It’s hard to know what we’re supposed to do and where to start, but I think it helps to watch someone else in her element. I think it’s comforting to stand aside and notice the little ways someone else is redrawing lines and casting nets and adding chairs and saying, “Welcome”.

At Humble Walk’s Beer & Hymns, I watched Jodi do just that. She is the only pastor I know who also ushers. While musicians lead hymns and shakers are handed out and people shout out requests – “Will the Circle Be Unbroken?” Survey says, “No!” - Jodi is quiet and warm near the door. She stands just outside the room where curious onlookers might gather, where shy folks assume the chairs are all taken, where people loiter on the edge of solitude and belonging.

You see, sometimes we’re thinking too big. We can feel the urge to fight or freeze or flight because the task is too heavy and the ache is too great. Then all the feelings get tangled up until we give up or give in.

But I (and perhaps you) am not called to fix everything or find the most ingenious solution to our nation’s foreign policy and immigration challenges. We are, instead, ordinary American citizens. We are people who belong to each other. We are folks who desire a greater good. And we cannot do that alone glued to our screens or hidden behind locked doors.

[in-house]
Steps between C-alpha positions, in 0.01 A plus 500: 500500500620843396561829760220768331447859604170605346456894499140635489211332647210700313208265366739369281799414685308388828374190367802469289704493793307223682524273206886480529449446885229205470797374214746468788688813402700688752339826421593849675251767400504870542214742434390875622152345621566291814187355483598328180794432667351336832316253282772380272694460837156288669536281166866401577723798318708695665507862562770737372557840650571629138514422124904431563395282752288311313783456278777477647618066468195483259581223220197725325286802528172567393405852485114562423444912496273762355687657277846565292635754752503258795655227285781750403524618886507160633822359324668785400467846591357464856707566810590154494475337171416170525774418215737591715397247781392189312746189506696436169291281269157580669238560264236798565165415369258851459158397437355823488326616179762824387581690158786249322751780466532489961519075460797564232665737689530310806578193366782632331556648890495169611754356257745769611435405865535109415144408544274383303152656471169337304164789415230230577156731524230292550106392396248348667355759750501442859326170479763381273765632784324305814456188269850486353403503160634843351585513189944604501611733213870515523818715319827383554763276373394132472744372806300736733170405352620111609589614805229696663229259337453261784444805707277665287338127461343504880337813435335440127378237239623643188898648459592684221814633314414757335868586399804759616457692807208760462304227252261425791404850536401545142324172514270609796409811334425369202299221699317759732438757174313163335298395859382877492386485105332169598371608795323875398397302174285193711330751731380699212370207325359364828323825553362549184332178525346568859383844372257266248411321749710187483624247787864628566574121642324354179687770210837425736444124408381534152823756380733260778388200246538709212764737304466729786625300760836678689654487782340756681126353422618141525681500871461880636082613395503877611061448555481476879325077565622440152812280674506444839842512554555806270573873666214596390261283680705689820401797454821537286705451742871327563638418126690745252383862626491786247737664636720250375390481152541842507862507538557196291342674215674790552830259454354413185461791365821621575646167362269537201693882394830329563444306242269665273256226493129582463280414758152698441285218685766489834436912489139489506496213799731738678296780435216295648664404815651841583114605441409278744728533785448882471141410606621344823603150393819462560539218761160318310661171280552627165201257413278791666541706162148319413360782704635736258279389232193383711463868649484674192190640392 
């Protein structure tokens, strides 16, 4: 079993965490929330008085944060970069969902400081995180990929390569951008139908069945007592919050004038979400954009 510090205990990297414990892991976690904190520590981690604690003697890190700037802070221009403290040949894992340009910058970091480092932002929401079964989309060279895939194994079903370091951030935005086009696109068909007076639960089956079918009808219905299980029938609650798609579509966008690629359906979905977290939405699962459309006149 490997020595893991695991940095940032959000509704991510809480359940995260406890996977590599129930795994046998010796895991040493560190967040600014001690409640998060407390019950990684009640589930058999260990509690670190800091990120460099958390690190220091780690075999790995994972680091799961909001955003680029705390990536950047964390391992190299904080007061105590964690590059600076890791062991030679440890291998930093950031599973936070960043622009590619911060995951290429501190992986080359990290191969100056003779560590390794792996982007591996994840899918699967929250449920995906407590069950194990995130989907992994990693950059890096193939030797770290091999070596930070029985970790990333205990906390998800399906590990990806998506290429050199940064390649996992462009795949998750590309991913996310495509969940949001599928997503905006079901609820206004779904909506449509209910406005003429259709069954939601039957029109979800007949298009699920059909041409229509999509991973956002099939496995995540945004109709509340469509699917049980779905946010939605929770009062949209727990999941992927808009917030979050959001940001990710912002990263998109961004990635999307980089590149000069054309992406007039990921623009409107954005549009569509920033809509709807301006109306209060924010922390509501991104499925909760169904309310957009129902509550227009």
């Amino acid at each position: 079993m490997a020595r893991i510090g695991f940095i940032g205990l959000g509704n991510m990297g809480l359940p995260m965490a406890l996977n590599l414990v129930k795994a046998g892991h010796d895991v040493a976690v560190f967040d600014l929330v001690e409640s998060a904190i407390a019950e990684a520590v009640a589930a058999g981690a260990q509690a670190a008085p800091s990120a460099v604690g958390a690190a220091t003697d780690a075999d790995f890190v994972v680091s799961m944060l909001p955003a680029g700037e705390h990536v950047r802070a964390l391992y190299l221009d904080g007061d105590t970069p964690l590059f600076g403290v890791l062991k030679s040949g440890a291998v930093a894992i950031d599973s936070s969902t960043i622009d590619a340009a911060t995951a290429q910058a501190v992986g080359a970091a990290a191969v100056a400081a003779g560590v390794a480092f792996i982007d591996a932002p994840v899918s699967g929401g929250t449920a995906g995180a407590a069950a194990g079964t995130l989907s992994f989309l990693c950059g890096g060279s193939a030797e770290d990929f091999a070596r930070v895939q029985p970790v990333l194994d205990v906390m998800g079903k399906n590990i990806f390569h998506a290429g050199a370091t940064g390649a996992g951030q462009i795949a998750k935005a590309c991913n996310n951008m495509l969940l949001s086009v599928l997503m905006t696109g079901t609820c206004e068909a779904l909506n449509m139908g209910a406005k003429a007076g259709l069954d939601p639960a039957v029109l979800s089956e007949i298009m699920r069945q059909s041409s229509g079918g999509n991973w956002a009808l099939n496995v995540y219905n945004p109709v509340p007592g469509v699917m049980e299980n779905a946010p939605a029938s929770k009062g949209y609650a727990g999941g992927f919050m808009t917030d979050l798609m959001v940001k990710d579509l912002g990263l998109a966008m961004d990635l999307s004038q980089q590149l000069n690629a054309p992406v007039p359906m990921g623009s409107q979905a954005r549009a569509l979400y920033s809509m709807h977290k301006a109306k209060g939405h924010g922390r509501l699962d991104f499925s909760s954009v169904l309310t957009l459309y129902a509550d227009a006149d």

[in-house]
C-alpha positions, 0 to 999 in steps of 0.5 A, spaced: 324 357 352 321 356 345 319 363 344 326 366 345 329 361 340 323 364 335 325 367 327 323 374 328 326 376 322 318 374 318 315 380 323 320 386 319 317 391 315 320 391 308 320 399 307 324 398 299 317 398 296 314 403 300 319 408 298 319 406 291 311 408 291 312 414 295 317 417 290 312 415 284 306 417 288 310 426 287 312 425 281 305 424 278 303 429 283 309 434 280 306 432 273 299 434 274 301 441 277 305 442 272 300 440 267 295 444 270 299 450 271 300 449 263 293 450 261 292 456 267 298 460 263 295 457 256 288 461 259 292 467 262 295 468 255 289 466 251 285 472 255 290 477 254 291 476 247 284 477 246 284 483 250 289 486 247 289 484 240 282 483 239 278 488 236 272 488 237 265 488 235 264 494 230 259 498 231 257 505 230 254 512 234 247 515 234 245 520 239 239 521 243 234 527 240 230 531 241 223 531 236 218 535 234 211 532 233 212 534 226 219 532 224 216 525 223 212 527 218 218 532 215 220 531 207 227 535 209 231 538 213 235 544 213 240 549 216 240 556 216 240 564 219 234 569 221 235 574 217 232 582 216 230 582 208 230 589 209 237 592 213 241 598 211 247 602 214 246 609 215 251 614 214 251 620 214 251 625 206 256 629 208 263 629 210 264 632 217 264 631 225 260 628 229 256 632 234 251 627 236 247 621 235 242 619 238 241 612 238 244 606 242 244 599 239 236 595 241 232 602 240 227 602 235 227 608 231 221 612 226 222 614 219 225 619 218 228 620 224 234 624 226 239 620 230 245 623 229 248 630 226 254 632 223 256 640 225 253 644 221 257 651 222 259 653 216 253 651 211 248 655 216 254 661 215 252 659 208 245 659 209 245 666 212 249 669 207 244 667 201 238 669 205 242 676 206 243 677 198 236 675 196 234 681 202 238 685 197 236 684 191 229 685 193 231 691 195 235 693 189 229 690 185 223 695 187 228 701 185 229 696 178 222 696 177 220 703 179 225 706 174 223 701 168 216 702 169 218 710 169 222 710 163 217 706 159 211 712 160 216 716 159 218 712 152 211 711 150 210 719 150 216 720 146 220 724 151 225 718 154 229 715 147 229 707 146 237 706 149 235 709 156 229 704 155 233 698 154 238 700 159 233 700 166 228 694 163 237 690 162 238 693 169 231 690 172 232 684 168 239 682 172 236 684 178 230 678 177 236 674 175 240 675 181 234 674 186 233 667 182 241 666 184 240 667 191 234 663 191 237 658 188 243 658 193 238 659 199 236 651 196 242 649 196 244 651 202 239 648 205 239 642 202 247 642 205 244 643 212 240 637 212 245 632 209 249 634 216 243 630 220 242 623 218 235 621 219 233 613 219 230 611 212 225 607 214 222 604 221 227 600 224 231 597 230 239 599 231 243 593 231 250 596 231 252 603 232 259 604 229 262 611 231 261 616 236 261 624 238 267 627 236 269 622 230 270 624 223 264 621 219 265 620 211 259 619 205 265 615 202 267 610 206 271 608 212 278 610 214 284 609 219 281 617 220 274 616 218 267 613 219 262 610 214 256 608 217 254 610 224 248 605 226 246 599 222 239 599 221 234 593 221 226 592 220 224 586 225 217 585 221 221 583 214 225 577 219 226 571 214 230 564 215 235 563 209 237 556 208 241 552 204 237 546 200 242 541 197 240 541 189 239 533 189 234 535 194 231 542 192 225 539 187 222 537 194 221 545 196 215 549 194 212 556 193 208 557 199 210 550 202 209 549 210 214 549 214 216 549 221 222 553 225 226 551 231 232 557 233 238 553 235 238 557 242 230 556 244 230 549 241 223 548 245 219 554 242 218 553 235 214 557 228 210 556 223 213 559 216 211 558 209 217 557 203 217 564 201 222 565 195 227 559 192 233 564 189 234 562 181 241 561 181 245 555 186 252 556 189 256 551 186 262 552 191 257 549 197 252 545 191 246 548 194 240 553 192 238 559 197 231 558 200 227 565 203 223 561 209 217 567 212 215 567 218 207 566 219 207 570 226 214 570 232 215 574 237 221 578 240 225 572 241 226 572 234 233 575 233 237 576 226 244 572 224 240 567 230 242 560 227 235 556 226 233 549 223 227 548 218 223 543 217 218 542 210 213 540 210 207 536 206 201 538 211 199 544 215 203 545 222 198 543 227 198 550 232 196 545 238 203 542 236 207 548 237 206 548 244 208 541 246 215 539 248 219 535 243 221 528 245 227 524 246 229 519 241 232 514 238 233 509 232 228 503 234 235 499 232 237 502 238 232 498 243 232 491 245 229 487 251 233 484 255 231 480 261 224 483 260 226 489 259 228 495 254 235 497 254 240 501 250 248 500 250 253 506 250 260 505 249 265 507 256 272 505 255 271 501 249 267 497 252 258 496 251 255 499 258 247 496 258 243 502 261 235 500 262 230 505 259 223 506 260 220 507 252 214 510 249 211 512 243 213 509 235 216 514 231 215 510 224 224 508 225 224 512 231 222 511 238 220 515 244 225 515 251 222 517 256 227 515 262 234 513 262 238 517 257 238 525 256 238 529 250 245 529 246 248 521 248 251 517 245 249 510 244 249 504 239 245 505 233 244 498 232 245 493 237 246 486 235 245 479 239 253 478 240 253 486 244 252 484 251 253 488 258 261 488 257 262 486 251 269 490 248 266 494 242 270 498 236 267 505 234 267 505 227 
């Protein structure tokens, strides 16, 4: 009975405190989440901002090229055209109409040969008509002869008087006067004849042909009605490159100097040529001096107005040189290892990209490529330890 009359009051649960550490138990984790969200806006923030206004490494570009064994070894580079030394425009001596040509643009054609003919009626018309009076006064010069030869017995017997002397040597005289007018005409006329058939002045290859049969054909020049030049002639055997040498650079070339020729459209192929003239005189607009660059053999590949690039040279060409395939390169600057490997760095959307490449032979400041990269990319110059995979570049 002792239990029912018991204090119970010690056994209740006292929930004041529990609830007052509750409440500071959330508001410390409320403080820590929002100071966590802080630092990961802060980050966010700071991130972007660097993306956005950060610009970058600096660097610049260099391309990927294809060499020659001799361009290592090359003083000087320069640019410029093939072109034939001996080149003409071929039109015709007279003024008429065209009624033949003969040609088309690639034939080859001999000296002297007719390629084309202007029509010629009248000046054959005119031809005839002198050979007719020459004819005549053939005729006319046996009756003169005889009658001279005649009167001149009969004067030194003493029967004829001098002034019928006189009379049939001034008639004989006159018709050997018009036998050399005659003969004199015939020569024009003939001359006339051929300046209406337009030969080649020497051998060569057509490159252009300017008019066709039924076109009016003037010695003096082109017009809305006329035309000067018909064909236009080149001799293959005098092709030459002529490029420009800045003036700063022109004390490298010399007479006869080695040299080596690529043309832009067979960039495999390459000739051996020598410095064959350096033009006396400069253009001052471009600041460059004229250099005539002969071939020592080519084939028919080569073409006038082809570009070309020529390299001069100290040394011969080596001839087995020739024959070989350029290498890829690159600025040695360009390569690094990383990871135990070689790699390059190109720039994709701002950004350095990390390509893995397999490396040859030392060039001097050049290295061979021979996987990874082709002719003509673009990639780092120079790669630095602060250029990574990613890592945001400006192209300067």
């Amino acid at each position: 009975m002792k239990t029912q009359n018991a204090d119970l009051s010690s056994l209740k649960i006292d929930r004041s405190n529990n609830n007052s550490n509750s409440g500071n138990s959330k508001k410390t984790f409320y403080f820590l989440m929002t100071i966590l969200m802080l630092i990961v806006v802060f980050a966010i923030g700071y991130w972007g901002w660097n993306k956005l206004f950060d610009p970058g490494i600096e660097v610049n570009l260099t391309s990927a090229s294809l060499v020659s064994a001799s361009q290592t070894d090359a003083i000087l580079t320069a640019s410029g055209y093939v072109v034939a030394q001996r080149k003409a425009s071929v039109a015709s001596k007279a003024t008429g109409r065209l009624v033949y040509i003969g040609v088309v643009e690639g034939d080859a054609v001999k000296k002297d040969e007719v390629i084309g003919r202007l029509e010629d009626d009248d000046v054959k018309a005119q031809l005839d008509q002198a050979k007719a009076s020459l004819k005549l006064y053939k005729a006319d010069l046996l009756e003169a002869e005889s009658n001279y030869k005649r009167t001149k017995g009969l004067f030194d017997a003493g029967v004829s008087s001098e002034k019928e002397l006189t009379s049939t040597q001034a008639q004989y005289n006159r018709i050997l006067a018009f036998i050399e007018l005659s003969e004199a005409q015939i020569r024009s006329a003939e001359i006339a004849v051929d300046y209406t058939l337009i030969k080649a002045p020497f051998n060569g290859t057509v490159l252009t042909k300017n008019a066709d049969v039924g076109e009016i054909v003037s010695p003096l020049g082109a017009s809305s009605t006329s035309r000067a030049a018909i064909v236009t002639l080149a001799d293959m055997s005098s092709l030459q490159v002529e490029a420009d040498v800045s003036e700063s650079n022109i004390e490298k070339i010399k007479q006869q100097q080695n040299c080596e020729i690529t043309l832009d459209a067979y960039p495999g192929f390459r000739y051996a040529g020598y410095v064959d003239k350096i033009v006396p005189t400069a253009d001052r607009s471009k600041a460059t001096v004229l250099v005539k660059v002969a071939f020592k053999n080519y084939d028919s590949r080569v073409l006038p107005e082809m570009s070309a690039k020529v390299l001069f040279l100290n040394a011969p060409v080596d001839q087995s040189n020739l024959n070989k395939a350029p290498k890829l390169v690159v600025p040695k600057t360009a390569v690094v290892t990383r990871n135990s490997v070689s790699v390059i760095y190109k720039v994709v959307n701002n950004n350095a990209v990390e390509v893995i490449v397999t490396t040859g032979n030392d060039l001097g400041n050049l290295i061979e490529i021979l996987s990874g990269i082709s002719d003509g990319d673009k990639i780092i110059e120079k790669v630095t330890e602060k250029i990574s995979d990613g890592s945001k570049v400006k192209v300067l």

It is grace when we meet strangers near the door.
It is mercy to set up chairs before people need to ask.
It is Christ’s body when we gather to sing of a faith we cannot carry alone.

Promise me you will move through the drizzle toward the room in the back where strangers are already singing and setting up chairs. Promise me you will break from your lonesome discouragement and fright long enough to be together, seen by others and whispering into the chorus that all is not lost. Promise me you will stand at the edges and usher people in with welcome and warmth.

For in these kinds of gatherings, we truly "claim responsibility". We practice unity and relocate pieces of hope that inspire a multitude of tremors for justice, equity, love, and peace.